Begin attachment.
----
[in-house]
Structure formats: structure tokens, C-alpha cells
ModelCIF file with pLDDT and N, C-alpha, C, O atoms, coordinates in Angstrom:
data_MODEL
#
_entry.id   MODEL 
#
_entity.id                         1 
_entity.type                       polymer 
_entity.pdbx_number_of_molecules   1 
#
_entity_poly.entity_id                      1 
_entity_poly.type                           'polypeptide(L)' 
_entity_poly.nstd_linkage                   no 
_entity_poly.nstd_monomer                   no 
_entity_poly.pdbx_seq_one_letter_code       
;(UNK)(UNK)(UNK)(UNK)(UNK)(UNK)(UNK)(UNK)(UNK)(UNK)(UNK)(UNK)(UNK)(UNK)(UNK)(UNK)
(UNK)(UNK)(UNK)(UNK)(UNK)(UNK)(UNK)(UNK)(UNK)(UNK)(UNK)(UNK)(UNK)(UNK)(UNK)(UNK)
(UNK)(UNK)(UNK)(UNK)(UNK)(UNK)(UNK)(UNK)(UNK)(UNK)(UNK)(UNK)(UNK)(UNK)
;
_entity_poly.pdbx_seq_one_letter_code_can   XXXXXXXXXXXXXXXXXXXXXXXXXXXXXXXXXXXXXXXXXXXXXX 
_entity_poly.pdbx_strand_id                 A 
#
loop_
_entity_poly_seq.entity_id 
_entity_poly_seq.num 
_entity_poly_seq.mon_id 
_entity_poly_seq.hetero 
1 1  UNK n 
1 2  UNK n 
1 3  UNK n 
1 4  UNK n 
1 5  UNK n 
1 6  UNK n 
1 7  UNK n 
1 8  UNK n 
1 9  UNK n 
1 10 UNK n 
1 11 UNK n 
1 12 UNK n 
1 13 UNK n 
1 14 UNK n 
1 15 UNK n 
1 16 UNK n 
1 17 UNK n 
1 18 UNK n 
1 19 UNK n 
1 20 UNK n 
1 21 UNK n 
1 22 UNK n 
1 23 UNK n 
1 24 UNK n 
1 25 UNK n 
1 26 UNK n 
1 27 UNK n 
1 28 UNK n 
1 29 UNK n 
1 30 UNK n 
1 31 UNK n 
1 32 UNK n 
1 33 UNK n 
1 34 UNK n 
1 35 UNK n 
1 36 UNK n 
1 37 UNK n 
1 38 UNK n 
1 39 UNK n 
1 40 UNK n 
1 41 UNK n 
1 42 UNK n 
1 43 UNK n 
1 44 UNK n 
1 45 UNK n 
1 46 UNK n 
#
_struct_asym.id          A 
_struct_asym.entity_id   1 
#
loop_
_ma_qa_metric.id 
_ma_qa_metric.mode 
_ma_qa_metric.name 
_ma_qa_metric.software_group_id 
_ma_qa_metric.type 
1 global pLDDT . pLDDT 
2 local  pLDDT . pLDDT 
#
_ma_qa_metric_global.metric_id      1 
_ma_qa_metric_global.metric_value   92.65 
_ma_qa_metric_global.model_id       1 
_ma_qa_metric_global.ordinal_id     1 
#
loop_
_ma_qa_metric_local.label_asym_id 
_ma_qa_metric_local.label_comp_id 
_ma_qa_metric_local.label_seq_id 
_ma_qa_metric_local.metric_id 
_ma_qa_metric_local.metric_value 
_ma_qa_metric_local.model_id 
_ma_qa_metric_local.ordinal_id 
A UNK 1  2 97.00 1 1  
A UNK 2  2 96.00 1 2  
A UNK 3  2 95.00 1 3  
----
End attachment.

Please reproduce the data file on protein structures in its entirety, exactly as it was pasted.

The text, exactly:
[in-house]
Structure formats: structure tokens, C-alpha cells
ModelCIF file with pLDDT and N, C-alpha, C, O atoms, coordinates in Angstrom:
data_MODEL
#
_entry.id   MODEL 
#
_entity.id                         1 
_entity.type                       polymer 
_entity.pdbx_number_of_molecules   1 
#
_entity_poly.entity_id                      1 
_entity_poly.type                           'polypeptide(L)' 
_entity_poly.nstd_linkage                   no 
_entity_poly.nstd_monomer                   no 
_entity_poly.pdbx_seq_one_letter_code       
;(UNK)(UNK)(UNK)(UNK)(UNK)(UNK)(UNK)(UNK)(UNK)(UNK)(UNK)(UNK)(UNK)(UNK)(UNK)(UNK)
(UNK)(UNK)(UNK)(UNK)(UNK)(UNK)(UNK)(UNK)(UNK)(UNK)(UNK)(UNK)(UNK)(UNK)(UNK)(UNK)
(UNK)(UNK)(UNK)(UNK)(UNK)(UNK)(UNK)(UNK)(UNK)(UNK)(UNK)(UNK)(UNK)(UNK)
;
_entity_poly.pdbx_seq_one_letter_code_can   XXXXXXXXXXXXXXXXXXXXXXXXXXXXXXXXXXXXXXXXXXXXXX 
_entity_poly.pdbx_strand_id                 A 
#
loop_
_entity_poly_seq.entity_id 
_entity_poly_seq.num 
_entity_poly_seq.mon_id 
_entity_poly_seq.hetero 
1 1  UNK n 
1 2  UNK n 
1 3  UNK n 
1 4  UNK n 
1 5  UNK n 
1 6  UNK n 
1 7  UNK n 
1 8  UNK n 
1 9  UNK n 
1 10 UNK n 
1 11 UNK n 
1 12 UNK n 
1 13 UNK n 
1 14 UNK n 
1 15 UNK n 
1 16 UNK n 
1 17 UNK n 
1 18 UNK n 
1 19 UNK n 
1 20 UNK n 
1 21 UNK n 
1 22 UNK n 
1 23 UNK n 
1 24 UNK n 
1 25 UNK n 
1 26 UNK n 
1 27 UNK n 
1 28 UNK n 
1 29 UNK n 
1 30 UNK n 
1 31 UNK n 
1 32 UNK n 
1 33 UNK n 
1 34 UNK n 
1 35 UNK n 
1 36 UNK n 
1 37 UNK n 
1 38 UNK n 
1 39 UNK n 
1 40 UNK n 
1 41 UNK n 
1 42 UNK n 
1 43 UNK n 
1 44 UNK n 
1 45 UNK n 
1 46 UNK n 
#
_struct_asym.id          A 
_struct_asym.entity_id   1 
#
loop_
_ma_qa_metric.id 
_ma_qa_metric.mode 
_ma_qa_metric.name 
_ma_qa_metric.software_group_id 
_ma_qa_metric.type 
1 global pLDDT . pLDDT 
2 local  pLDDT . pLDDT 
#
_ma_qa_metric_global.metric_id      1 
_ma_qa_metric_global.metric_value   92.65 
_ma_qa_metric_global.model_id       1 
_ma_qa_metric_global.ordinal_id     1 
#
loop_
_ma_qa_metric_local.label_asym_id 
_ma_qa_metric_local.label_comp_id 
_ma_qa_metric_local.label_seq_id 
_ma_qa_metric_local.metric_id 
_ma_qa_metric_local.metric_value 
_ma_qa_metric_local.model_id 
_ma_qa_metric_local.ordinal_id 
A UNK 1  2 97.00 1 1  
A UNK 2  2 96.00 1 2  
A UNK 3  2 95.00 1 3  